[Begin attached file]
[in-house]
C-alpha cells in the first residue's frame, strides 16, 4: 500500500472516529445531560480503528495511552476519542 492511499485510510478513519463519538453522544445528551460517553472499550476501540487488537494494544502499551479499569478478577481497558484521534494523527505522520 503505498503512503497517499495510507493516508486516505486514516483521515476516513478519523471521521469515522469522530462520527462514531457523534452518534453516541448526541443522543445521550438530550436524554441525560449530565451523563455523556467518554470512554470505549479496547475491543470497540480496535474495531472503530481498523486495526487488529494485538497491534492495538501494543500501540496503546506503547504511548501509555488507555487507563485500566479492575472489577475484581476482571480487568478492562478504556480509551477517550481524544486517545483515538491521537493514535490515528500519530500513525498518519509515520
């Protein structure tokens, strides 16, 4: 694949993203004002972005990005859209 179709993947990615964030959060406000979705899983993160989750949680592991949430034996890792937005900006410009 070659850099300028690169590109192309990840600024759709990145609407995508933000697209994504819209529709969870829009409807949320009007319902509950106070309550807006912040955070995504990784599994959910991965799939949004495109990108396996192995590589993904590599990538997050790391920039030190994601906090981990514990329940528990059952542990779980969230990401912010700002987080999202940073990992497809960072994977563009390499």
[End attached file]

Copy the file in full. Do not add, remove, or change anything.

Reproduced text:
[in-house]
C-alpha cells in the first residue's frame, strides 16, 4: 500500500472516529445531560480503528495511552476519542 492511499485510510478513519463519538453522544445528551460517553472499550476501540487488537494494544502499551479499569478478577481497558484521534494523527505522520 503505498503512503497517499495510507493516508486516505486514516483521515476516513478519523471521521469515522469522530462520527462514531457523534452518534453516541448526541443522543445521550438530550436524554441525560449530565451523563455523556467518554470512554470505549479496547475491543470497540480496535474495531472503530481498523486495526487488529494485538497491534492495538501494543500501540496503546506503547504511548501509555488507555487507563485500566479492575472489577475484581476482571480487568478492562478504556480509551477517550481524544486517545483515538491521537493514535490515528500519530500513525498518519509515520
């Protein structure tokens, strides 16, 4: 694949993203004002972005990005859209 179709993947990615964030959060406000979705899983993160989750949680592991949430034996890792937005900006410009 070659850099300028690169590109192309990840600024759709990145609407995508933000697209994504819209529709969870829009409807949320009007319902509950106070309550807006912040955070995504990784599994959910991965799939949004495109990108396996192995590589993904590599990538997050790391920039030190994601906090981990514990329940528990059952542990779980969230990401912010700002987080999202940073990992497809960072994977563009390499």